Systemd-boot and full disk encryption

Hey guys, I am not entirely new to linux and opensuse, however i consider myself a noob when it comes to partitioning and boot systems.

I’ve read the news about systemd-boot integration and full disk encryption.
I come from windows, where i can log in with my fingerprint and my disk is fully encrypted with bitlocker, i would like to be able to have a somewhat similar setup, or at least be able to test it on my laptop.

The problem is that, i am struggling to find a guide on how to do it, preferably on a new install. To my understanding i have to get into manual partitioning and that’s ok i guess, but what about disk encryption? how does it all come together?

Thanks

I have not used “systemd-boot” with Tumbleweed, but I do use full disk encryption.

As far as I know, you can set that up with guided partitioning. Maybe I’ll test that in a VM later today.

I am honestly lost, it’ts not clear to me what i have to do first.
I plan to make some tests in a vm too this evening

The installer has an option for encryption with luks.

Systemd-boot has a few drawbacks on suse, but you can use it:

https://en.opensuse.org/Systemd-boot

I did a test install into a VM.

On the partitioning page, there’s an option (near the bottom) for “Guided Setup”.

I clicked on that. The next screen allowed me to select encryption.

From there, I also indicated that I wanted a separate HOME partition. And from there, I went with the defaults.

On the summary page, I clicked the BOOTING line, and set it to use “systemd-boot”.

This all seems to have gone smoothly. It seems to have created 3 partitions (in addition to the needed EFI partition). Those are for root, home and swap. And all are encrypted with the same password.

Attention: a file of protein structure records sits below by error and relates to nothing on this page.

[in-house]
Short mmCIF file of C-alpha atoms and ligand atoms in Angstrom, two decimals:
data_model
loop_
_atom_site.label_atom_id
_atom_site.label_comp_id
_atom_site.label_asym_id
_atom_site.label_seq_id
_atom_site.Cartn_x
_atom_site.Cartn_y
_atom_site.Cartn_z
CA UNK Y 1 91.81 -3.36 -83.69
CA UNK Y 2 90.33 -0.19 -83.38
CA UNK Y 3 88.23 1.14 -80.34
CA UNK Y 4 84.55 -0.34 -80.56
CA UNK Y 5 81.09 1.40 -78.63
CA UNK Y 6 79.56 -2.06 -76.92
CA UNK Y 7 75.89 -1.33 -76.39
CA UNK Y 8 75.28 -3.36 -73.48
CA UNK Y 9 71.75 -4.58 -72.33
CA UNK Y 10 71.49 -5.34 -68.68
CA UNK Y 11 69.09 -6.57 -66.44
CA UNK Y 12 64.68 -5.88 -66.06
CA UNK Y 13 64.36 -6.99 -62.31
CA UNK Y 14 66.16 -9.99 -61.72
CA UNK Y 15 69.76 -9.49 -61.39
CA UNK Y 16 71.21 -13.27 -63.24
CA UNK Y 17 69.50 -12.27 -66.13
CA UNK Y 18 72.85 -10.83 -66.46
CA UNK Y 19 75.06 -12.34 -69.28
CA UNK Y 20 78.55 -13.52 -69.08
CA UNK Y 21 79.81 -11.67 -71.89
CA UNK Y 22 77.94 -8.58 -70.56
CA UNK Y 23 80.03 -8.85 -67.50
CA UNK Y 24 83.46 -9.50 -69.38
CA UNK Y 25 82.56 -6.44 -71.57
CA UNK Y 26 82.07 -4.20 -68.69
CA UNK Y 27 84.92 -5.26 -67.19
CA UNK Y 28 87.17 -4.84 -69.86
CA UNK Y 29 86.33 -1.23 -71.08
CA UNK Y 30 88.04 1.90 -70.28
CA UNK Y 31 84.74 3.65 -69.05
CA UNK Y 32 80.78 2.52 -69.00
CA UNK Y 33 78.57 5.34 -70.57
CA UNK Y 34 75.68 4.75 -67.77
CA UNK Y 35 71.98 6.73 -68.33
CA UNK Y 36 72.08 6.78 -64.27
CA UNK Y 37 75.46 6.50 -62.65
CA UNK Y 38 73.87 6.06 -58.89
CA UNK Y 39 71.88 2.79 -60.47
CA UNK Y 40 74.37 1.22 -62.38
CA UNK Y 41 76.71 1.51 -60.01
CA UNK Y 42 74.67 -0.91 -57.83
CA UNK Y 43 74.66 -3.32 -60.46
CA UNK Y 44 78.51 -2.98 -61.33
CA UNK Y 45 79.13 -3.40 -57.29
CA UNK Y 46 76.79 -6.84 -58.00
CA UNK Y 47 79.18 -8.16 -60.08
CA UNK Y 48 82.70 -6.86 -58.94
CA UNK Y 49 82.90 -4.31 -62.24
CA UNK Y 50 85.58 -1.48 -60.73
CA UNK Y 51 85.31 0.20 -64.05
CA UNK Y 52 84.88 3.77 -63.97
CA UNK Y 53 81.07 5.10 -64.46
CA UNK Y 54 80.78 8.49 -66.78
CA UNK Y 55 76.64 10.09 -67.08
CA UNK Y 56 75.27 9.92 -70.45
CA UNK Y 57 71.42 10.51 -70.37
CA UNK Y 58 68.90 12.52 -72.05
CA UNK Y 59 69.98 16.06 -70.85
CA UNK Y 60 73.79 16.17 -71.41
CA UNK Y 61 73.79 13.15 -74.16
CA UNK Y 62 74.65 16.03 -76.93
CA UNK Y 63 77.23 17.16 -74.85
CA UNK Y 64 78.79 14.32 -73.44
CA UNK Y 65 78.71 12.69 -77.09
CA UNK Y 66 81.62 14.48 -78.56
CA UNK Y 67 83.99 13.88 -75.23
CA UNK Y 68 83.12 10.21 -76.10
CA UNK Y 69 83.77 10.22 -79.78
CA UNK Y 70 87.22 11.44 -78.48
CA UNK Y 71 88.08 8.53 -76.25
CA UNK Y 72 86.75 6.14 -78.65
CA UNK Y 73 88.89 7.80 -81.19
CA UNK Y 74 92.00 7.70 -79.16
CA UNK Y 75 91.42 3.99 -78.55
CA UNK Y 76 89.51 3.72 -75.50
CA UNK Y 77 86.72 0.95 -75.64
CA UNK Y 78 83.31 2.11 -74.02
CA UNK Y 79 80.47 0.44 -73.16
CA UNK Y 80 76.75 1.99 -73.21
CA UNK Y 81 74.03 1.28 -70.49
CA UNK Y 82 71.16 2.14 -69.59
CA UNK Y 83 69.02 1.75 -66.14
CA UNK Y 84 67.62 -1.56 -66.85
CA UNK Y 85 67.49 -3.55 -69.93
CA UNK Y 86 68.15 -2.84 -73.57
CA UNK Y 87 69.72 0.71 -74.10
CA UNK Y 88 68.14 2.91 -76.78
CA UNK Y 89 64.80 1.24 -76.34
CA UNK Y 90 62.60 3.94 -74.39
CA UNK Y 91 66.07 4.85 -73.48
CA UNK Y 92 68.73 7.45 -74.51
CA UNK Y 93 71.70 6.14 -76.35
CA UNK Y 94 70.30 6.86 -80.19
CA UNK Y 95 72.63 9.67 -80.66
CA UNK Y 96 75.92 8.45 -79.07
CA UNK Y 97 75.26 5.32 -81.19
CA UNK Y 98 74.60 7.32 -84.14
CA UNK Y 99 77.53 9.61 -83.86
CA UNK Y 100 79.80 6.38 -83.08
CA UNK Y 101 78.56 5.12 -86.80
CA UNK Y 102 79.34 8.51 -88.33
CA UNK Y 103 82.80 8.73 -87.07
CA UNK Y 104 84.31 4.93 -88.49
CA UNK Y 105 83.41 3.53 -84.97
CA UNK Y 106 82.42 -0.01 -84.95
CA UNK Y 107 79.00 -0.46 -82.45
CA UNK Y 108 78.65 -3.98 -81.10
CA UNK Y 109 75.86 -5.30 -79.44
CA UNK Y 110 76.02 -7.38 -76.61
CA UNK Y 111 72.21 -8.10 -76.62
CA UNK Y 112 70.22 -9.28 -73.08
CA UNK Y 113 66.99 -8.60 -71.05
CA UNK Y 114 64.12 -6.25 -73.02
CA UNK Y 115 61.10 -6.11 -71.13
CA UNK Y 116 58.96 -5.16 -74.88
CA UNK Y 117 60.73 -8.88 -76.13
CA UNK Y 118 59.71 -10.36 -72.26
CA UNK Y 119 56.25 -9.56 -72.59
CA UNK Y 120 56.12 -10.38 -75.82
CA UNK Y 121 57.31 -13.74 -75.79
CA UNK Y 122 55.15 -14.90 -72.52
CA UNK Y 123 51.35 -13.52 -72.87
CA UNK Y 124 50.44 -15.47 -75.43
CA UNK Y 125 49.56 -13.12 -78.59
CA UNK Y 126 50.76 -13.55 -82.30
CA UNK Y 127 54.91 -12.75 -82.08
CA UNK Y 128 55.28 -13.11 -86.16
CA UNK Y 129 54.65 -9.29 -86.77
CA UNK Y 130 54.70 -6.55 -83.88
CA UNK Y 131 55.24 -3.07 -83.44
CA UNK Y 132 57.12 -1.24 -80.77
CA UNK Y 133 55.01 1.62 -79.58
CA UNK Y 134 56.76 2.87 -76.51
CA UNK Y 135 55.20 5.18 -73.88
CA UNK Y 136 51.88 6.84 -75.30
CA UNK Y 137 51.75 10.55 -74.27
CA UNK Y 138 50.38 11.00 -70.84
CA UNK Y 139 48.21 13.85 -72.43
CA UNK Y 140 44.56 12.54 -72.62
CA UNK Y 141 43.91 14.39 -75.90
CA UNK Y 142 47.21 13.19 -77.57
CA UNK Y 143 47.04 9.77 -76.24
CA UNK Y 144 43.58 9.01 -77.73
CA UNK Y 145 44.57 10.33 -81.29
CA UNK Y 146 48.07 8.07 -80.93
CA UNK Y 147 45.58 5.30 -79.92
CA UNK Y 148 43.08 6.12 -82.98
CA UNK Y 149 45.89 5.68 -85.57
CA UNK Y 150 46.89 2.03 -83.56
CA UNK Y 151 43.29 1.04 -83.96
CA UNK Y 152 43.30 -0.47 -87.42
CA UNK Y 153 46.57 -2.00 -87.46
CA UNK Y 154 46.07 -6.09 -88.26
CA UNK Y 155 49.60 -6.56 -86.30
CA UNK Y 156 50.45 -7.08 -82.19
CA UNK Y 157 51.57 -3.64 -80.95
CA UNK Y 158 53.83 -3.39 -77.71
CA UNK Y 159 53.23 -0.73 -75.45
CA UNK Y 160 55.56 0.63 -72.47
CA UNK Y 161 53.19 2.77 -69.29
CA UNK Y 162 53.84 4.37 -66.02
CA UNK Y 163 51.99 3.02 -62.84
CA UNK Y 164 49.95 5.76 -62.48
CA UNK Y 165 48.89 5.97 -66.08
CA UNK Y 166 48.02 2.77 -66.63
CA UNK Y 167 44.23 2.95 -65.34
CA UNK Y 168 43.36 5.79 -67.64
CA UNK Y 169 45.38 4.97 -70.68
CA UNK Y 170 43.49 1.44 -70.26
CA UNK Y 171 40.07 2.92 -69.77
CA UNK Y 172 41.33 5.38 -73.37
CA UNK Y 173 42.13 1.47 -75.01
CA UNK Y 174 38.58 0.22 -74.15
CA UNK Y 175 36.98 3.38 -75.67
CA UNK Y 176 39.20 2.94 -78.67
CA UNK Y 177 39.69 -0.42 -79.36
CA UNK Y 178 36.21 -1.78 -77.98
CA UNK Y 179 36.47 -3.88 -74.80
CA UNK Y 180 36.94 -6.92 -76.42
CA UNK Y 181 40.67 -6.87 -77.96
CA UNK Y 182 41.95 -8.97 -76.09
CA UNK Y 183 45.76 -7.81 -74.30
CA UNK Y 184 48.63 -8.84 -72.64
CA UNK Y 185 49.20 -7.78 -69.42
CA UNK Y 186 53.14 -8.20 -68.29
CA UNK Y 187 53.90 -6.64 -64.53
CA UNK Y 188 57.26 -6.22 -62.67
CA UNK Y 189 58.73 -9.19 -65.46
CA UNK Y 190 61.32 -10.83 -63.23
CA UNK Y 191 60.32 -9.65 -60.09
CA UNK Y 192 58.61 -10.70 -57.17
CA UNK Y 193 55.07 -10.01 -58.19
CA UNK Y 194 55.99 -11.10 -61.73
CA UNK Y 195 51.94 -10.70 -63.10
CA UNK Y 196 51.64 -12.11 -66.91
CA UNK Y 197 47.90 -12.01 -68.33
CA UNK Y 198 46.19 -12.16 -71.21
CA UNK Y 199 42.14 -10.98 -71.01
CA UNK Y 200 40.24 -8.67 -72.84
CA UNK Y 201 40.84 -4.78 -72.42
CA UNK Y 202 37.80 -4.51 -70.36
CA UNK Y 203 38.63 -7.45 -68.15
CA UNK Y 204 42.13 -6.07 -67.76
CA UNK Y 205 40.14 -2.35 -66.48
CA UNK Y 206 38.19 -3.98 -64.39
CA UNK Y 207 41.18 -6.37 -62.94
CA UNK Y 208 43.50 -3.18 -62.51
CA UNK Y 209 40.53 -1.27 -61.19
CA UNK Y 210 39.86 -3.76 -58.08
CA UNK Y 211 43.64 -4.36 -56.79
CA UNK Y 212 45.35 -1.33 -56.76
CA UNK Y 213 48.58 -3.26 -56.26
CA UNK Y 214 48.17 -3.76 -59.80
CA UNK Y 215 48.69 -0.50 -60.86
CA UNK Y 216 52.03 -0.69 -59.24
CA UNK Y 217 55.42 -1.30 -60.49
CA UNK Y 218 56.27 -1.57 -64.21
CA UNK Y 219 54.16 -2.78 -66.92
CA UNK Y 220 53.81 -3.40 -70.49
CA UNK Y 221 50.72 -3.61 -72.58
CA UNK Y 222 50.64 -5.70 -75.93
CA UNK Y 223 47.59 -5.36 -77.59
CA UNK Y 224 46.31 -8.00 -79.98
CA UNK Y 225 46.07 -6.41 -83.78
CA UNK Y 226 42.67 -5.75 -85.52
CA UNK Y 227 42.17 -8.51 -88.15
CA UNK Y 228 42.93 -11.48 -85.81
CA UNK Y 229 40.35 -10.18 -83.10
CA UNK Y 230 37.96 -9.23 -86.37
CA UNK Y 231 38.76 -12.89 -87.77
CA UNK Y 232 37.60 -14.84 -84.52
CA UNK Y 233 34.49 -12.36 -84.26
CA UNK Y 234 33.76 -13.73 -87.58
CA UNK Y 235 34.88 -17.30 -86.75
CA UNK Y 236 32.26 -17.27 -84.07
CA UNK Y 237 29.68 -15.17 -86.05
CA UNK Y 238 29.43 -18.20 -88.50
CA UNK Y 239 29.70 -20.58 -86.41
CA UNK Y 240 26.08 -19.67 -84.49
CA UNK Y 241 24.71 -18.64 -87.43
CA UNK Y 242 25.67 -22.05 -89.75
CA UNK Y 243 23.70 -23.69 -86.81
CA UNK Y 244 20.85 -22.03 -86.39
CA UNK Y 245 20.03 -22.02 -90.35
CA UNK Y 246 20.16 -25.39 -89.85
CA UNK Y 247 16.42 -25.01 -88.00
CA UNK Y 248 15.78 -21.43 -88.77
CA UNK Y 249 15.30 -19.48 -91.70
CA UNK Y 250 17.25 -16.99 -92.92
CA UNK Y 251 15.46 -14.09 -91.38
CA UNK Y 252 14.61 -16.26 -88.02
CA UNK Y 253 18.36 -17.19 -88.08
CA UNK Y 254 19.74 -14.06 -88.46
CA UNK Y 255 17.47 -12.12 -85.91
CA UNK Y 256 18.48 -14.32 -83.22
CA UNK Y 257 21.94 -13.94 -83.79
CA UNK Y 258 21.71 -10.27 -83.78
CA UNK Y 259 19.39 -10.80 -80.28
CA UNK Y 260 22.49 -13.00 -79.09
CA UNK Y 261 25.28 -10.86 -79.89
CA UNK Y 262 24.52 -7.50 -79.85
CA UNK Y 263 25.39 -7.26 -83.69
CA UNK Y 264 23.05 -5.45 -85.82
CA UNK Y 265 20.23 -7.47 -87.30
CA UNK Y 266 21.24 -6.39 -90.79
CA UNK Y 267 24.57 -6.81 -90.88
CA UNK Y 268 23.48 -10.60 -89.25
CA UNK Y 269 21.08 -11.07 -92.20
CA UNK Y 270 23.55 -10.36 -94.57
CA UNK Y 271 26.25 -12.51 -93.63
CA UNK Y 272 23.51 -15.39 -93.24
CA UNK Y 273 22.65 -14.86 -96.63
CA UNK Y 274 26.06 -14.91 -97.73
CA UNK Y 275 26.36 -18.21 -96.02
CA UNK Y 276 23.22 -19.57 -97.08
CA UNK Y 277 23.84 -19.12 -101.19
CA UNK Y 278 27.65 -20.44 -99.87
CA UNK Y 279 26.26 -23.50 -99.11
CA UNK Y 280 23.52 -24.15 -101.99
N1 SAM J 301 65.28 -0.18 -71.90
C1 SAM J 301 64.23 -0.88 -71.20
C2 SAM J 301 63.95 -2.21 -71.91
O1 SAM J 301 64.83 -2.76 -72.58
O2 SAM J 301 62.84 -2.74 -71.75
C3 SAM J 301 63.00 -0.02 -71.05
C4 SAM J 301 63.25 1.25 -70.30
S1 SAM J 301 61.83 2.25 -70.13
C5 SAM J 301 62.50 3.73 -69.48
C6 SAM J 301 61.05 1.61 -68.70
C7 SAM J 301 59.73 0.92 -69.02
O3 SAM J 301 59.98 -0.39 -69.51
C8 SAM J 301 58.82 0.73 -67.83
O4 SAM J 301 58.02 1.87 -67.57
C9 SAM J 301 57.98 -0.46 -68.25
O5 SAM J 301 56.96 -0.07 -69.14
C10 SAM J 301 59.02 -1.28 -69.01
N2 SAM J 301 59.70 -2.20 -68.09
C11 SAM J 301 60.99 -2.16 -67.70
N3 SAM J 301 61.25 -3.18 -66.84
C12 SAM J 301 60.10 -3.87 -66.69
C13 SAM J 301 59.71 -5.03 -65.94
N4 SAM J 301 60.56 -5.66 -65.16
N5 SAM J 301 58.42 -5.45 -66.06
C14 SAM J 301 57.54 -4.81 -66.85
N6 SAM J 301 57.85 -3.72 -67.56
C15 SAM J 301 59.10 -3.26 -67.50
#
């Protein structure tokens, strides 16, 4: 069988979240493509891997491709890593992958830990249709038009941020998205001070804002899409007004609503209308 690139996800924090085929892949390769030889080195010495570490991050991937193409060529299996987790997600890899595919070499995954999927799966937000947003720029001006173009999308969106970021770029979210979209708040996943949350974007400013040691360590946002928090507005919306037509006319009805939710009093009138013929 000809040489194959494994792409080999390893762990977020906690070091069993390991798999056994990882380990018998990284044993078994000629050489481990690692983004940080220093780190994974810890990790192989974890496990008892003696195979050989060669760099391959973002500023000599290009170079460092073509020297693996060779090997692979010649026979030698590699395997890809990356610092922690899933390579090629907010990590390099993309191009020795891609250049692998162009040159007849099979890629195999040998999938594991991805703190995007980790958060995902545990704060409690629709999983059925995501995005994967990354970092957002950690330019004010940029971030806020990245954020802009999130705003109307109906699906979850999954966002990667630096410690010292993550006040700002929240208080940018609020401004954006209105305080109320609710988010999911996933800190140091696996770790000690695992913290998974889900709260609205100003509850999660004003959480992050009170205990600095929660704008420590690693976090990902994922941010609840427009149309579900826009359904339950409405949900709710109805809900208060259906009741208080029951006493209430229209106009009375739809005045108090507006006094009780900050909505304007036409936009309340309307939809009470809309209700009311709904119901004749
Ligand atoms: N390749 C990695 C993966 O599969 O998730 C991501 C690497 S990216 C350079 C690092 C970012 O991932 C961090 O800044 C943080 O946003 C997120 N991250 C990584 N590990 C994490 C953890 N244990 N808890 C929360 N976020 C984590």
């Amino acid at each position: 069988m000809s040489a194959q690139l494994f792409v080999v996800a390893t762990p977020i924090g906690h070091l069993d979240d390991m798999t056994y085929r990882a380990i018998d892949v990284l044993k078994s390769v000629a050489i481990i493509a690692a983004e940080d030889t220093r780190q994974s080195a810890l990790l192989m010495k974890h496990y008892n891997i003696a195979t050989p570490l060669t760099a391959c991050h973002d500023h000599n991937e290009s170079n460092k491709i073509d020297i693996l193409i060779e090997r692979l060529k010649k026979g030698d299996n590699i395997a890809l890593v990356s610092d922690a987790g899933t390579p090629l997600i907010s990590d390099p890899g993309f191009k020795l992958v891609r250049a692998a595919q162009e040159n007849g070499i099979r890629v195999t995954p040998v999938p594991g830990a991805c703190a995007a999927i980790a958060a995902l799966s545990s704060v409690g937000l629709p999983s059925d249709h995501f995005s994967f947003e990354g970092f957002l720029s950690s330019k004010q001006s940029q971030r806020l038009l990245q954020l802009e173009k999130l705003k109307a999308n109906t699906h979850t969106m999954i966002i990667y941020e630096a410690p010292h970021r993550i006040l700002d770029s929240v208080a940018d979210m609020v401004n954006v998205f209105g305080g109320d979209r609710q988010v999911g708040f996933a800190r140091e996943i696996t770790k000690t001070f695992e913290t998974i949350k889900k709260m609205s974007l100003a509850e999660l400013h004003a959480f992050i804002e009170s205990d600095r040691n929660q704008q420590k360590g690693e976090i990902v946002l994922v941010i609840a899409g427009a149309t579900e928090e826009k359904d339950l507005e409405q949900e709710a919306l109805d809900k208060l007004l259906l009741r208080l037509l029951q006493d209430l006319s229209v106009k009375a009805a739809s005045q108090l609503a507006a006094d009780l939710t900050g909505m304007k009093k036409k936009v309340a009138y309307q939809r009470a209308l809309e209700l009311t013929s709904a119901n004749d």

It is not exactly the same as

Bitlocker supports unattended boot with TPM. This mode is still considered experimental and I do not think openSUSE installer supports setting it up. It is possible to add TPM2 support to the existing LUKS2 partition after installation and at least in MicroOS images it is also integrated with kernel/bootloader updates. I have not tried with Tumbleweed.

I did setup a TPM2 device in the virtual machine. However, the Tumbleweed install did not do anything with that. So I’m prompted for the encryption key on the Plymouth boot screen.

Exactly this, i thought that the installer or rather systemd-boot would leverage the funcionalities of the tpm chip, but saldy this is not the case. I am too being prompted to insert the encryption password at boot.

I did choose lvm tough, that’s the only different thing, and oh enabling secure boot just gave me an error while installing, saying that i had insufficient space.

Anyhow, i am happy with the results, i don’t mind to insert a password at boot since i have autologin at first os boot.

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